The history of piracy can be traced back to the 14th Century BC. At that time, a group of ocean raiders known as the Sea Peoples attacked ships from the Aegean and Mediterranean civilizations. Likewise, privateering uses similar methods to piracy. The main difference is that the captain acts under orders of the state to capture ships belonging to an enemy nation. The authority and backing of the government made privateering a legitimate form of war-like activity by non-state actors as opposed to piracy. Keep reading more below to learn about the history of piracy and privateering.
Influence of Privateering
Later, piracy further expanded during the Age of Piracy in the 16th and 17th century. Narrow channels that allowed shipping to follow predictable routes also created opportunities for piracy, privateering and commerce raiding. For example, the waters of Gibraltar, the Strait of Malacca, Madagascar, the Gulf of Aden, and the English Channel are channels that made it geographically easier for pirate attacks to occur. As stated above, privateering was essentially raiding that was sanctioned by the government. Privateers were hired as sea raiders with the goal of capturing commercial vessels that flew the flag of declared enemies. Privateering required a letter of marque and reprisal that was signed by a monarch. It could also be issued by a local governor or other lesser officials, too. As payment for the letter of marque, the government officials typically received a portion of the booty. Examples of famous privateers include Francis Drake, Henry Morgan, and William Kidd.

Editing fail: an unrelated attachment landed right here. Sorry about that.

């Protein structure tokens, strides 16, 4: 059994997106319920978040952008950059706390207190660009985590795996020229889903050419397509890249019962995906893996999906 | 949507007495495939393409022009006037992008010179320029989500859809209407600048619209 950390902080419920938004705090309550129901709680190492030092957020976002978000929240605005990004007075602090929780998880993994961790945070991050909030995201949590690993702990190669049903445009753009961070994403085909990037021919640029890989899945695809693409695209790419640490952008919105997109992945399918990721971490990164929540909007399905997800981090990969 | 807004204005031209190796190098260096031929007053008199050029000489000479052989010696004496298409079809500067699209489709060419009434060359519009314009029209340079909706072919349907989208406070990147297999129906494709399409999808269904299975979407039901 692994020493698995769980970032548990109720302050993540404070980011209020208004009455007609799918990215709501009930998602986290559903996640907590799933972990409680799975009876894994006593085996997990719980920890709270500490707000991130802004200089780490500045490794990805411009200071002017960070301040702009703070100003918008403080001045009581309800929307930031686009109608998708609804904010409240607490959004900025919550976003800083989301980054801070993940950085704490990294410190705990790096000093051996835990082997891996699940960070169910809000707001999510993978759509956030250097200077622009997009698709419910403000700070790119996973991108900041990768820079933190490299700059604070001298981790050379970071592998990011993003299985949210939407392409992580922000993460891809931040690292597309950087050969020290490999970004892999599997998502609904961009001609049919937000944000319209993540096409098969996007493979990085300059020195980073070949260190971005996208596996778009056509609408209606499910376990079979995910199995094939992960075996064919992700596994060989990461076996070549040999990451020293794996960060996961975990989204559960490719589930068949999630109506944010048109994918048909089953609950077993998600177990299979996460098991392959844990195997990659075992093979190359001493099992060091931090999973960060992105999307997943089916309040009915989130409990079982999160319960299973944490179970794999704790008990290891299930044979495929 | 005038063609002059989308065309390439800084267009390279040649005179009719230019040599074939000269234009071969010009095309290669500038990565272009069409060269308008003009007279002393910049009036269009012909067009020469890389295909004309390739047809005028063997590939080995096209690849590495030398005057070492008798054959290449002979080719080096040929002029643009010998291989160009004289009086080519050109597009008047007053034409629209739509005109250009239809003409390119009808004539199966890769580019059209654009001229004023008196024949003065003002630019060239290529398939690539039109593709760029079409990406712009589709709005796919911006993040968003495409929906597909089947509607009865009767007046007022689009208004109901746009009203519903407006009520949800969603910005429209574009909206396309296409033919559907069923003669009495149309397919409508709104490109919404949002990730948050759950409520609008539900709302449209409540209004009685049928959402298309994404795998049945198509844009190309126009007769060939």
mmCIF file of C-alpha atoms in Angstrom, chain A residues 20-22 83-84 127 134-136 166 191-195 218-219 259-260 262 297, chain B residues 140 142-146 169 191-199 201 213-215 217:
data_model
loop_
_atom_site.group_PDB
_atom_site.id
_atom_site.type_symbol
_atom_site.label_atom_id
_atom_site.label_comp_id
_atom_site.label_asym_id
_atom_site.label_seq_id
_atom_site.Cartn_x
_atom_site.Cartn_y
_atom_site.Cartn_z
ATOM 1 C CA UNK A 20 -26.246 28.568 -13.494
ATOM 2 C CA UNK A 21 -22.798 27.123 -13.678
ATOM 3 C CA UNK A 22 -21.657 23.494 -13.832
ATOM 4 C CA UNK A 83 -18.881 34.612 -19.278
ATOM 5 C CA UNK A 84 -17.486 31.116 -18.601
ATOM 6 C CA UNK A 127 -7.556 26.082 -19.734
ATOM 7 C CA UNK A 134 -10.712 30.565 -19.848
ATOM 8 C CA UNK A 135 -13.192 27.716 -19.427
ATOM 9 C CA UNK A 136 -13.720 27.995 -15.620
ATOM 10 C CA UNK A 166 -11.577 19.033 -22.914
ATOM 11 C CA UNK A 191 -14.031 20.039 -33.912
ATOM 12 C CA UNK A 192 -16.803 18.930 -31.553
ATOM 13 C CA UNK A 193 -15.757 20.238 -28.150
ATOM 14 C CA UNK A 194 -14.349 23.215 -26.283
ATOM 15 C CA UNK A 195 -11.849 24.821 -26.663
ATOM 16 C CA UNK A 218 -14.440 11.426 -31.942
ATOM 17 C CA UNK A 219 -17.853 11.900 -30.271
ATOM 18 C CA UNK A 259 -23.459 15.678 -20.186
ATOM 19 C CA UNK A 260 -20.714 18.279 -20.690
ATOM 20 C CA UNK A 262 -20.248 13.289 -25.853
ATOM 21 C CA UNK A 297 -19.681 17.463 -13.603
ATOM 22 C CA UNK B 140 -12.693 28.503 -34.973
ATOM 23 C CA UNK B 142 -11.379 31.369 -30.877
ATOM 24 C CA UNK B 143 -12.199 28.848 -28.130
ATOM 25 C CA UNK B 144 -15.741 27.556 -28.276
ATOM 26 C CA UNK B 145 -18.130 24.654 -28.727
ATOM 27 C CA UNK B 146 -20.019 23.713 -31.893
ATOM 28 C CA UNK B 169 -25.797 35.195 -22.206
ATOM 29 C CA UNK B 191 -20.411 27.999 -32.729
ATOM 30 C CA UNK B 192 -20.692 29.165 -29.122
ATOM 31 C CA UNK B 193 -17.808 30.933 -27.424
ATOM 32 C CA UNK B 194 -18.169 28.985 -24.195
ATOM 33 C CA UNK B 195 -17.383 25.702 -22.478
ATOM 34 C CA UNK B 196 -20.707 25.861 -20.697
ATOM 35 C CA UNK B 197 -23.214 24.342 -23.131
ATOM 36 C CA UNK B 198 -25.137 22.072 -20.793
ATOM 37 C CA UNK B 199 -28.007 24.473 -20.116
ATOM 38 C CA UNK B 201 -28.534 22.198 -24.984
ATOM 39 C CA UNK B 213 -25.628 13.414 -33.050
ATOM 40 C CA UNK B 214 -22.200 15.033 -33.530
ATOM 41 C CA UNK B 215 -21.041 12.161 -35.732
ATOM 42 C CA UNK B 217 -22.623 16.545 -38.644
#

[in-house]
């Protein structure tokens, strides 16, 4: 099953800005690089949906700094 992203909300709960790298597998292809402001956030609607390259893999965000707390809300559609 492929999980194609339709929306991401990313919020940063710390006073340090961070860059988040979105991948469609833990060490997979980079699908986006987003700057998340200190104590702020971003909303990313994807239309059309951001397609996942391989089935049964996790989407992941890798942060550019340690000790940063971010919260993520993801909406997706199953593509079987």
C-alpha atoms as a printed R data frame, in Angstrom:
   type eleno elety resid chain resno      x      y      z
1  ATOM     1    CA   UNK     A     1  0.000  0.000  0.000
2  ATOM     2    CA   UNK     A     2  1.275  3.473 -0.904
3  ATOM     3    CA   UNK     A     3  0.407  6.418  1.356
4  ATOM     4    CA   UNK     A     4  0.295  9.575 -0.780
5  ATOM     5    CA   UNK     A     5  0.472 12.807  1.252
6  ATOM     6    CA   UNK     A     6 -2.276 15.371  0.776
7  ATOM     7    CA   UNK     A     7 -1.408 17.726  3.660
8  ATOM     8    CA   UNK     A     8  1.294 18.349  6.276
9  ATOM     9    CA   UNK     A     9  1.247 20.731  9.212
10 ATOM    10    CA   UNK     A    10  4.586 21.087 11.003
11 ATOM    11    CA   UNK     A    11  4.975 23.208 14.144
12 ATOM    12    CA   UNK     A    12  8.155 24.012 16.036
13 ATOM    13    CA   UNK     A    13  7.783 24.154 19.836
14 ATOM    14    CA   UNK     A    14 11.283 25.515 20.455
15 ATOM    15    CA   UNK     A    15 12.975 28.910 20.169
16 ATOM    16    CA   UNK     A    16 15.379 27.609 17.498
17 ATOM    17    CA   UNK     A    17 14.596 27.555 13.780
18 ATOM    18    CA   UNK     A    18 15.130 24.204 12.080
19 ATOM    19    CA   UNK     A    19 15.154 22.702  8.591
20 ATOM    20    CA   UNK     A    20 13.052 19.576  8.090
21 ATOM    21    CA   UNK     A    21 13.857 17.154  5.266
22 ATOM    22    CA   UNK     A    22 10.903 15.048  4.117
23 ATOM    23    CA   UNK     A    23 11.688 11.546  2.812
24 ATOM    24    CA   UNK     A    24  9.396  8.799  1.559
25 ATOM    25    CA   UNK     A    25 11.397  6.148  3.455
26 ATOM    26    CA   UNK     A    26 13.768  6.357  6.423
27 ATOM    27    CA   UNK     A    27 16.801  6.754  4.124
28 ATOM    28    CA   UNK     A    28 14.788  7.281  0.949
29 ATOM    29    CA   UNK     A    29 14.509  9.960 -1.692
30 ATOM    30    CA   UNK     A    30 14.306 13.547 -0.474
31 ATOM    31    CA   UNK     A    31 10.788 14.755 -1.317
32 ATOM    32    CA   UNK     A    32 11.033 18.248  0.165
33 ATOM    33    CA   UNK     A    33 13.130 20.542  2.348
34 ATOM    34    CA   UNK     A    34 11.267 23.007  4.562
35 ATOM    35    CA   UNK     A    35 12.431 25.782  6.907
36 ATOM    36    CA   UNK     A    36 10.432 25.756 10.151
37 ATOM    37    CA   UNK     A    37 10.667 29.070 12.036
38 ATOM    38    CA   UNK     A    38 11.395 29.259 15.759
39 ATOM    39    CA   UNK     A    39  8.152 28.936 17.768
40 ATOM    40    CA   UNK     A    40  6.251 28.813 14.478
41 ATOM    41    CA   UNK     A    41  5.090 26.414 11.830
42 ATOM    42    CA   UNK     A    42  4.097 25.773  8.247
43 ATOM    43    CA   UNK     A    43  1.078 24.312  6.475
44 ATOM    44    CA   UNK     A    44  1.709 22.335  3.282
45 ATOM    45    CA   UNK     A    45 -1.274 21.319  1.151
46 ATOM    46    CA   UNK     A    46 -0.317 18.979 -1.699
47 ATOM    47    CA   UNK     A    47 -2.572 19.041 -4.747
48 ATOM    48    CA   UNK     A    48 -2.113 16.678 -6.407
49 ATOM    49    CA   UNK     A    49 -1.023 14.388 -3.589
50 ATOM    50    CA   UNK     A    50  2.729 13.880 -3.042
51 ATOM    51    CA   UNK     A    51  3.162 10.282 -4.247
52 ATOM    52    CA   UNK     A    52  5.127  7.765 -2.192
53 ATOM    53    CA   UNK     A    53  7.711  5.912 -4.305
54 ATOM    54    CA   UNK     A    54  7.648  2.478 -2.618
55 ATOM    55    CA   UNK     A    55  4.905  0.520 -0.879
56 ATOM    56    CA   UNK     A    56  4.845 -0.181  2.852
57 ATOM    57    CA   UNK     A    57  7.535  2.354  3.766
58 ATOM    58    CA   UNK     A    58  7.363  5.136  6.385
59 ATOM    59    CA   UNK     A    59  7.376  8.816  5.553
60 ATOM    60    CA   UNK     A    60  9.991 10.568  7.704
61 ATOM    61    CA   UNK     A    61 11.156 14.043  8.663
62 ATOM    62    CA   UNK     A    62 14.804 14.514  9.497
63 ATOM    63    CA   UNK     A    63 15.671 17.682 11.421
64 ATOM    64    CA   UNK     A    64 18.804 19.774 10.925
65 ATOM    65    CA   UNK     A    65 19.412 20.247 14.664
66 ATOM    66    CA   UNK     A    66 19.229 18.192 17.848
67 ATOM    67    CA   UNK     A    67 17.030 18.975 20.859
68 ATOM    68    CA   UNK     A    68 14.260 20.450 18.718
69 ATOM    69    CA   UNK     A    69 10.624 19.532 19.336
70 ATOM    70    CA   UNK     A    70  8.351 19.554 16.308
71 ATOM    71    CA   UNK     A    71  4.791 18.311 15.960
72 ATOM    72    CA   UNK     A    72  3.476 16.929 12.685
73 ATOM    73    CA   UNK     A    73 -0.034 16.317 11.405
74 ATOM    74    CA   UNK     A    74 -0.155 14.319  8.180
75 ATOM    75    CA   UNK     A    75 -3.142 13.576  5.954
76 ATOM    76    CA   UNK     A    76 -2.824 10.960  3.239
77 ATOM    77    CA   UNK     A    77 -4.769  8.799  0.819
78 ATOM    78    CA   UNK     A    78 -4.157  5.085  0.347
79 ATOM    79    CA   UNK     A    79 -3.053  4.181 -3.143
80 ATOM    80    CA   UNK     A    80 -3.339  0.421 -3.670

Later, during the early 18th century, famous pirates began to emerge. Some of the most popular famous pirates included Blackbeard, Anne Bonny, and Bartholomew Roberts. The stereotypical image of a pirate was typically a man with a peg leg, an eyepatch, and parrot on his shoulder. This iconic image of a cheery, adventurous, and charmingly-accented sailor was not based in reality. Instead, a real pirate was usually a desperate thief who would use torture and violence to adquire treasure.
Punishment for Piracy
After the mid-18th century, piracy became a criminal act. Consequently, the punishment for piracy was death. For a time, the incidence of pirate acts declined. However, later in the 18th century and early 19th century, piracy made a comeback. At that time, it was promptly stamped out by the British navy. When the navy caught pirates, they would hang pirates from cage-like devices called gibbets. These terrible devices were shaped like the human body in order to hold the body together. The purpose of gibbeting was to punish the criminal even in death. This gruesome practice also served to warn the general public to obey the law and avoid piracy themselves. Later, the bodies of the pirates would hang in the gibbets for years creating a terrible sight and foul odors until they decomposed into a skeleton. The frightful practice of gibbeting reiterated that piracey was an act of high treason that no longer was accepted in society.
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